A few weeks ago, I was speaking to someone about health IT and nursing informatics as a career pathway following direct nursing care.
The transition from direct nursing care to an IT role in healthcare informatics can be significant. The obvious change is stepping away from providing patient care in the sense that we tend to think of it.
Instead of being assigned the care of one to many patients (the number varying depending on your clinical area), nurses transitioning into a health IT role will be working as part of a team on digital health projects and IT optimization.
Such efforts require significant collaborative time working with clinical users, leaders, and translating decisions made during such design meetings into health IT build changes for future implementation. When not in meetings, your activities will require independent work on your laptop to configure and document the design decisions and manage communications.
The person I was speaking to was curious as to how one can grow in the field of health IT and informatics beyond the initial transition.
I shared the importance of asking questions, active listening and observing, and demonstrating your interest in growth. If newly entering the field, there will be others around you with years of experience, knowledge and skills whom you can and should learn from on a daily basis. Learn from these individuals.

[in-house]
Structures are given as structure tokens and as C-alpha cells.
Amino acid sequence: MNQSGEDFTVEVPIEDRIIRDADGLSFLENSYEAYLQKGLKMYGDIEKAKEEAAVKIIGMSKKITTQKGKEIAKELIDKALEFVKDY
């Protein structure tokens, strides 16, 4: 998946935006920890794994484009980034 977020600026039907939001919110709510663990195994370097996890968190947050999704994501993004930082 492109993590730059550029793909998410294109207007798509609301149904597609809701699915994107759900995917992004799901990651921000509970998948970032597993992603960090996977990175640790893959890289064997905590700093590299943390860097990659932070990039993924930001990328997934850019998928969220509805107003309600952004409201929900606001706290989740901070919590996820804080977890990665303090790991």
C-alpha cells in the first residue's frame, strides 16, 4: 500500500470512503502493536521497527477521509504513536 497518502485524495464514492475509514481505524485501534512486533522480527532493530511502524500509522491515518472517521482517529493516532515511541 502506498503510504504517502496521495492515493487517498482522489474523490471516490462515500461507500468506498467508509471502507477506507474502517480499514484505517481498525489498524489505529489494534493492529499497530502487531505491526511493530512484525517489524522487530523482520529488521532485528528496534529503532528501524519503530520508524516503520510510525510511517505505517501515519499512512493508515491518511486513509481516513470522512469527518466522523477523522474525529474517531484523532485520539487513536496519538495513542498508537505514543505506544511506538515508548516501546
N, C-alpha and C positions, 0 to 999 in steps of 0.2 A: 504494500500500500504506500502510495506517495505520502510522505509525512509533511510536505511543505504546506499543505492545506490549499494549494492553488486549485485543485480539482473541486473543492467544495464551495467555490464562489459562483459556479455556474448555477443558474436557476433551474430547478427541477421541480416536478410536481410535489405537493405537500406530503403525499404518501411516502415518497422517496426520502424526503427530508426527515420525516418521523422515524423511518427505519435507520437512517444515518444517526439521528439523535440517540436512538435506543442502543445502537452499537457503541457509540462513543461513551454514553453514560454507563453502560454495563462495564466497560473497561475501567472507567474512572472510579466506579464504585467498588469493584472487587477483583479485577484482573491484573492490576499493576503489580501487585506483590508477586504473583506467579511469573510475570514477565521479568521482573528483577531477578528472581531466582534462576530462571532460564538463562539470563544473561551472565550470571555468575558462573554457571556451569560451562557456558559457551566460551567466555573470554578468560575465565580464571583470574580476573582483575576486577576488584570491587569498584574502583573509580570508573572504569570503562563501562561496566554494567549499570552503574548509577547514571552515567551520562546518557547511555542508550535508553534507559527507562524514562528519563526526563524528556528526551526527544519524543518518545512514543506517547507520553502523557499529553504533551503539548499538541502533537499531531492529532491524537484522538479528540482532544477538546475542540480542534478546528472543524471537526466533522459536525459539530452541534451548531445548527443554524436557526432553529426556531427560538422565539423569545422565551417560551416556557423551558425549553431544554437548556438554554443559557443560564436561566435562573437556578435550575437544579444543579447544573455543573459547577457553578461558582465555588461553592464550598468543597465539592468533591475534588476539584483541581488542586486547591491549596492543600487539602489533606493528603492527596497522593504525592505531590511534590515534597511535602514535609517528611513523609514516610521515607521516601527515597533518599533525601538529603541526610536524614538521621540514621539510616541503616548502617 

Ask questions that come to mind, even if you think you should know (but don't know) the answer, ask.
Listen actively during meetings to what is discussed and take notes. Ask follow up questions later as needed.
Observe during the meetings that you attend. Observe who the decision makers appear to be, what questions they ask, what the areas of consensus are and what the areas of disagreement are amongst the group(s).
All of these efforts can be done with minimal additional effort on the day to day and will help you grow in your role. However, you can also expand your knowledge and experience by showing your interest in learning more. There will be projects that require additional input that you can provide your clinical expertise toward. There will also be opportunities to learn and network in the specialty field and practice area such as conferences, webinars, and events. Growth requires your effort, interest and time as well.
Take advantage of the opportunities that come up and explore. Take the time to figure out what captures your attention and put energy into those areas.
Lastly, give it time and be patient with your growth!
Have a lovely Sunday, be well,
P.S. You can listen to this episode on our podcast, iCare about Health Tech. Enjoy!
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